Seasons of the Witch for May 12th

Seasons of the Witch ( Some ancient and some not so much!)
 
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Account Days begin (until 30th)
Buddha`s Birthday – South Korea
Celtic tree month of Saille ends
Chronic Fatigue Syndrome Day – Australia
Fatigue Syndrome Day
Festival of Sashti – India
Fibromyalgia Awareness Day
Garland Day
Garland Day – Dorsetshire, UK
Garland Day (aka Derby Day) – UK
International Midwives Day – Australia
International Migratory Bird Day
International Nurses Day
Kite Day
Lord Buddha’s Birthday – Hong Kong
Mangers pour divers loas – Haiti
Mangers pour divers loas – Voudon
National Hospital Day
National Limerick Day
National Mushroom Festival
National Nutty Fudge Day
National Windmill Day
National Wine Show
Native American Rights Day
Nonsense Day
Nurse’s Day – Australia
Pentecost Monday
Pfingstmontag (Pentecost Monday) – Switzerland
Pisark Bochea – Cambodia
Pisark Bochea – Cambodia
St. Andrew’s Day – Georgia
St. Epiphanius’ Day
St. Epiphanius’ Day
St. Francis Patrizi’s Day (patron of reconcilliations)
St. Nereus and Achilleus’ Day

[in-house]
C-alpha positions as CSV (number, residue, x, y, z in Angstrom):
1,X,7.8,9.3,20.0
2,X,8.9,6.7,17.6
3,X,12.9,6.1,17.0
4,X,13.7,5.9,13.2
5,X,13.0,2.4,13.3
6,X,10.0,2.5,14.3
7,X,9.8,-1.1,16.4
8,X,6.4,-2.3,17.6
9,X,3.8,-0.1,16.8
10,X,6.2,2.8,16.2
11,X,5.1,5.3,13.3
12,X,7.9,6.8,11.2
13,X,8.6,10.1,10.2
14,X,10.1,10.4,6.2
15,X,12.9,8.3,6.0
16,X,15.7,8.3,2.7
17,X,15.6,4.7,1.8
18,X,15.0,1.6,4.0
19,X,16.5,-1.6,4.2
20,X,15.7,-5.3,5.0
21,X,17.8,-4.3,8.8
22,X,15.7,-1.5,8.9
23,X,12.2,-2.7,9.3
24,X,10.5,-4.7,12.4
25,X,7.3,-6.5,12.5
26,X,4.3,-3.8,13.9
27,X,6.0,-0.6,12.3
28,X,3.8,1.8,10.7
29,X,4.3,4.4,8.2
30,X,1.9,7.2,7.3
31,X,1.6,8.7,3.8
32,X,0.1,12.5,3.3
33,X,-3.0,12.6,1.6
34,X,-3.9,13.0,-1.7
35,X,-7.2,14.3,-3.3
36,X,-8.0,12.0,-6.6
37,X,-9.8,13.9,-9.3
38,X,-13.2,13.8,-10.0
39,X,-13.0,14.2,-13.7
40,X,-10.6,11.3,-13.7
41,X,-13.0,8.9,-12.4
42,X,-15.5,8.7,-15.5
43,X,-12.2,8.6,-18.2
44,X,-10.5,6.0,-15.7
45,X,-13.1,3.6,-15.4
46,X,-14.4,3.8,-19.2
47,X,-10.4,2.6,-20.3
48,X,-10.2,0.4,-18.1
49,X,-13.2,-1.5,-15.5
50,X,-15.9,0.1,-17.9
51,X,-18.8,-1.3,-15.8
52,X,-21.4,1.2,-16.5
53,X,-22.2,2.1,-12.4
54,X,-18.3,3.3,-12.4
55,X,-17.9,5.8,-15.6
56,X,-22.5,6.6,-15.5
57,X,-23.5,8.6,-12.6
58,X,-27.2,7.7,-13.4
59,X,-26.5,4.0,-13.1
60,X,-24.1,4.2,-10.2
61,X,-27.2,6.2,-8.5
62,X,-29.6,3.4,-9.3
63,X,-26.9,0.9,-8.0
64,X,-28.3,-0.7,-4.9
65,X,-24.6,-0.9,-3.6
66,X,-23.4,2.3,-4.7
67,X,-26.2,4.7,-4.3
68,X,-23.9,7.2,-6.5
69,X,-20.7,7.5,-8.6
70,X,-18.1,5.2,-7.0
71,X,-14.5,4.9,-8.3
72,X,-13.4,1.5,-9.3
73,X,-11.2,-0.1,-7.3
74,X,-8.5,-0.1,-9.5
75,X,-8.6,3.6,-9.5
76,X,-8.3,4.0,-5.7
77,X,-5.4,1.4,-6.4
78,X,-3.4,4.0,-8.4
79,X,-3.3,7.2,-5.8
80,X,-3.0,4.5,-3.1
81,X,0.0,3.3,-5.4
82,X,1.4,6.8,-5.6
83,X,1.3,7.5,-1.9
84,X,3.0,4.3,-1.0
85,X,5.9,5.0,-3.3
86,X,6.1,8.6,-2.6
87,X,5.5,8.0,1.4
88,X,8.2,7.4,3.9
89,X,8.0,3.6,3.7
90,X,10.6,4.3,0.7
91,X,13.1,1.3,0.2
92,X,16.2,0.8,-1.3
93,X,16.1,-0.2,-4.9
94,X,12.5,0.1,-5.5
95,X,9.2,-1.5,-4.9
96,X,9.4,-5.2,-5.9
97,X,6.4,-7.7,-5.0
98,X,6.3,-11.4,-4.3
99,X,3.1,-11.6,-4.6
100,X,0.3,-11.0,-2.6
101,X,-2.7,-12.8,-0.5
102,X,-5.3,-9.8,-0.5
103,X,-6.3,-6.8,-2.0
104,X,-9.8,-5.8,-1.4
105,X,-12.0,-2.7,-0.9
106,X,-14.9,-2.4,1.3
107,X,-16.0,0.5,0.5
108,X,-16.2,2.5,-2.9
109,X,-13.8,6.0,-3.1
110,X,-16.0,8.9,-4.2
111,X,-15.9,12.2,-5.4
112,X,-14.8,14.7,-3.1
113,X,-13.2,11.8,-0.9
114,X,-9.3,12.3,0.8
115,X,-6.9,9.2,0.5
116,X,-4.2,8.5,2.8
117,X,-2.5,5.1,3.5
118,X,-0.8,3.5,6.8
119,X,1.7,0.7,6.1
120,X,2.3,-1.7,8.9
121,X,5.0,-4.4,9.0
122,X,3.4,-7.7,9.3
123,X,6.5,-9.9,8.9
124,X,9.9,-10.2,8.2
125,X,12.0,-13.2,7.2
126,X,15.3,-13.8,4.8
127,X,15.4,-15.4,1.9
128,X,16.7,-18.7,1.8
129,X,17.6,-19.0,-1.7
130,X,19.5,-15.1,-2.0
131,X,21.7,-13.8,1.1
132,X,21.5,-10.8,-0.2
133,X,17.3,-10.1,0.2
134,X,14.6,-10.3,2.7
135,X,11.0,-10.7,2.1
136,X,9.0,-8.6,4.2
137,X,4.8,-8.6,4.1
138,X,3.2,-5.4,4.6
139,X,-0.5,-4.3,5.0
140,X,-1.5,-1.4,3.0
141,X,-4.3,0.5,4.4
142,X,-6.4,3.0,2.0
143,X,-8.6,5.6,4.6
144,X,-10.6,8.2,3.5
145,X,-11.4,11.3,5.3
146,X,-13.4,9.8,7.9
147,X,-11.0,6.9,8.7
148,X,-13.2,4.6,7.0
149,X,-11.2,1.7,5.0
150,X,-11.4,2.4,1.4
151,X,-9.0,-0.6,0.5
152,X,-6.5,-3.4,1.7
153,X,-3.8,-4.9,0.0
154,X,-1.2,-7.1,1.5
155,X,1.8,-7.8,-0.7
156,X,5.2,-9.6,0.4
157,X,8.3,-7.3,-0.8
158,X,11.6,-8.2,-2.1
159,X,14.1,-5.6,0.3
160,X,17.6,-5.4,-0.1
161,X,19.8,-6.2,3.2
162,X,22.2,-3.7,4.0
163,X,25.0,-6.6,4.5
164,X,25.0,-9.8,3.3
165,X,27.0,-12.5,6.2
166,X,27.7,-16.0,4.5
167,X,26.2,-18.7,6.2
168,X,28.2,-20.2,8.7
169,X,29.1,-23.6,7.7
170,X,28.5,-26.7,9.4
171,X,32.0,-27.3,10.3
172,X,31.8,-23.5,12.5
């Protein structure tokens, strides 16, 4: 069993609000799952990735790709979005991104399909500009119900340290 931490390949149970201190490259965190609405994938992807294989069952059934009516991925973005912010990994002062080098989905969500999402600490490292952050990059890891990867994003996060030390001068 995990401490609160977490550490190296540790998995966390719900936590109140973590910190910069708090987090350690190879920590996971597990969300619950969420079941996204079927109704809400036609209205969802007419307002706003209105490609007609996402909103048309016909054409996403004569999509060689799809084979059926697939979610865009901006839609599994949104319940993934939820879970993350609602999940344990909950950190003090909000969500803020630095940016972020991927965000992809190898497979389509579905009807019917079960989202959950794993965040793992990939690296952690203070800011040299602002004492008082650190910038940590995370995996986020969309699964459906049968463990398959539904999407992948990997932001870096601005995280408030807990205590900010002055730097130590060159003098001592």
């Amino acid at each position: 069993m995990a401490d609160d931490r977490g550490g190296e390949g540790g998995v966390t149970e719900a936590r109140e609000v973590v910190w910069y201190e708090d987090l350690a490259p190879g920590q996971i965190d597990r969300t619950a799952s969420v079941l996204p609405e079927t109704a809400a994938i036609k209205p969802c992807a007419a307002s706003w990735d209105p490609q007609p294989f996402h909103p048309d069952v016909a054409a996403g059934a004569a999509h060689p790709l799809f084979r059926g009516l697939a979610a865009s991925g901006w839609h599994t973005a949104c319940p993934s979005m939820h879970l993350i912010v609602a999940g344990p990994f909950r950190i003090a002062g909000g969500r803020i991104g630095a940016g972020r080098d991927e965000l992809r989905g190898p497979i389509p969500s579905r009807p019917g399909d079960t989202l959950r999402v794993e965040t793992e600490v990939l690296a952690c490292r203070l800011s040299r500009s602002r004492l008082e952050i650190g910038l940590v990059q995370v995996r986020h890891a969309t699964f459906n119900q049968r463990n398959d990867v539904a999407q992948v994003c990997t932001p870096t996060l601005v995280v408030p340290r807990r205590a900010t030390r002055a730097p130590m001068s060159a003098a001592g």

St. Pancras’ Day (2nd Ice Saint; patron of children, oaths, treaties)
St. Tammany’s Day (patron of democracy)
Whitmonday
Woodmen Ranger’s Day
 
Belgium: The Cat Parade is celebrated in honor of felines.
India: Celebration of Aranya Sashti, a god of the woodlands similar to Pan.
Voudun: “Mangers” pour divers loas
1978 – The National Oceanic and Atmospheric Administration announced that they would no longer exclusively name hurricanes after women.
 
 

NOTE:   Because of the large number of ancient calendars, many in simultaneous use, as well as different ways of computing holy days (marked by the annual inundation, the solar year, the lunar month, the rising of key stars, and other celestial and terrestial events), you may find these holy days celebrated a few days earlier or later at your local temple.  

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Remember the ancient ways and keep them sacred! 
GrannyMoon’s Morning Feast Archives

Mild Energy Tonic for Fatigue

This is an excellent tonic for travelers or those recuperating from chronic illness or surgery.

1   tablespoon Siberian ginseng root

1   tablespoon ho shou wu (foti)

1   codonopsis dang shen root

2   slices (or 2 tablespoons ground root) astragalus yellow vetch

1   tablespoon suma root (optional)

Simmer all in 2 cups of water, covered, for 1 1/2 hours, or tincture in brandy to cover for 1 month. Drink 1/2 cup of tea daily or dilute a teaspoon of tincture in boiled water. It is safe for elderly folks and children in half doses. For elderly folks, drink 1/4 cup of tea twice daily. Children over 10 years old may drink 1 teaspoon to 1 tablespoon of diluted tea daily for 1 to 2 weeks of the month. If suma and Siberian ginseng are not available as roots, use a tablespoon of dried herbs or buy a tincture (an alcoholic tincture of these roots is often available in health food stores) and add a few drops to your tea.